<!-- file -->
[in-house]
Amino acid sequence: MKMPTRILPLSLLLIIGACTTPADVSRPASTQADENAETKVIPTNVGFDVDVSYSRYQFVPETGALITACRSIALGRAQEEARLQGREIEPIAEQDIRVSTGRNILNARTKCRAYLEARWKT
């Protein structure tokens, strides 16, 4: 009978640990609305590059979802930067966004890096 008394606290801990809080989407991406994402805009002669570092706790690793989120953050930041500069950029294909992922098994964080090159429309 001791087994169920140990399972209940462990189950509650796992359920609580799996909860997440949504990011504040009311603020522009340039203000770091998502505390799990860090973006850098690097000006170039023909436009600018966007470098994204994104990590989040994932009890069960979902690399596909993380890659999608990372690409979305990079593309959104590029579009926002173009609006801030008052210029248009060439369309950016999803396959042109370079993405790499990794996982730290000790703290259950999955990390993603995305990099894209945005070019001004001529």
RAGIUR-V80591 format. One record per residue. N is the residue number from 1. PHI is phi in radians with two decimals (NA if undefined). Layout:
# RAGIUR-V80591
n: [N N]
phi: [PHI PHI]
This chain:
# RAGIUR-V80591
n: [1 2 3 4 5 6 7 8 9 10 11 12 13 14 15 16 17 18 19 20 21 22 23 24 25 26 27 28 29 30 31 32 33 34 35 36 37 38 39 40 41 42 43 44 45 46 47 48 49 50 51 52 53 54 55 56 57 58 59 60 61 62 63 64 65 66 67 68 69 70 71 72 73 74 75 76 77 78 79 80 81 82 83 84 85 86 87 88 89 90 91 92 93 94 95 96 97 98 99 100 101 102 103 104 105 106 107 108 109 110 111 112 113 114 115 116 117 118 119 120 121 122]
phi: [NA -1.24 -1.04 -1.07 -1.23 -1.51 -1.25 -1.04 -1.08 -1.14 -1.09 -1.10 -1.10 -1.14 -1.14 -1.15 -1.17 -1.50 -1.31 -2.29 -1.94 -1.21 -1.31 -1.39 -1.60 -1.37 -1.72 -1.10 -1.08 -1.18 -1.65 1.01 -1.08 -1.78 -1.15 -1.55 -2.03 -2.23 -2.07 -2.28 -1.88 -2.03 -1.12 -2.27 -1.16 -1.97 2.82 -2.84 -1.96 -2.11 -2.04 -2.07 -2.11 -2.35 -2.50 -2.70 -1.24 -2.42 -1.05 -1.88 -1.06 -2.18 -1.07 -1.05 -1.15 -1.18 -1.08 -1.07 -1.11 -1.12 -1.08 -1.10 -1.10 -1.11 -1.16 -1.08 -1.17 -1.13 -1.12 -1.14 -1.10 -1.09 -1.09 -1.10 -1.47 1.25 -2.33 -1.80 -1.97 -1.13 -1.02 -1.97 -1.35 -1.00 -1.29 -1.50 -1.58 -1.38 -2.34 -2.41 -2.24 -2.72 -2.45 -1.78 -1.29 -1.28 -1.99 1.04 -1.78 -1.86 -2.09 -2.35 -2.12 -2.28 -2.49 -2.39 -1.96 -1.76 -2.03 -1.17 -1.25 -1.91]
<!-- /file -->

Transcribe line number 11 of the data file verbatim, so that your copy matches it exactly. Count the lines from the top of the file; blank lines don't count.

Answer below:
phi: [NA -1.24 -1.04 -1.07 -1.23 -1.51 -1.25 -1.04 -1.08 -1.14 -1.09 -1.10 -1.10 -1.14 -1.14 -1.15 -1.17 -1.50 -1.31 -2.29 -1.94 -1.21 -1.31 -1.39 -1.60 -1.37 -1.72 -1.10 -1.08 -1.18 -1.65 1.01 -1.08 -1.78 -1.15 -1.55 -2.03 -2.23 -2.07 -2.28 -1.88 -2.03 -1.12 -2.27 -1.16 -1.97 2.82 -2.84 -1.96 -2.11 -2.04 -2.07 -2.11 -2.35 -2.50 -2.70 -1.24 -2.42 -1.05 -1.88 -1.06 -2.18 -1.07 -1.05 -1.15 -1.18 -1.08 -1.07 -1.11 -1.12 -1.08 -1.10 -1.10 -1.11 -1.16 -1.08 -1.17 -1.13 -1.12 -1.14 -1.10 -1.09 -1.09 -1.10 -1.47 1.25 -2.33 -1.80 -1.97 -1.13 -1.02 -1.97 -1.35 -1.00 -1.29 -1.50 -1.58 -1.38 -2.34 -2.41 -2.24 -2.72 -2.45 -1.78 -1.29 -1.28 -1.99 1.04 -1.78 -1.86 -2.09 -2.35 -2.12 -2.28 -2.49 -2.39 -1.96 -1.76 -2.03 -1.17 -1.25 -1.91]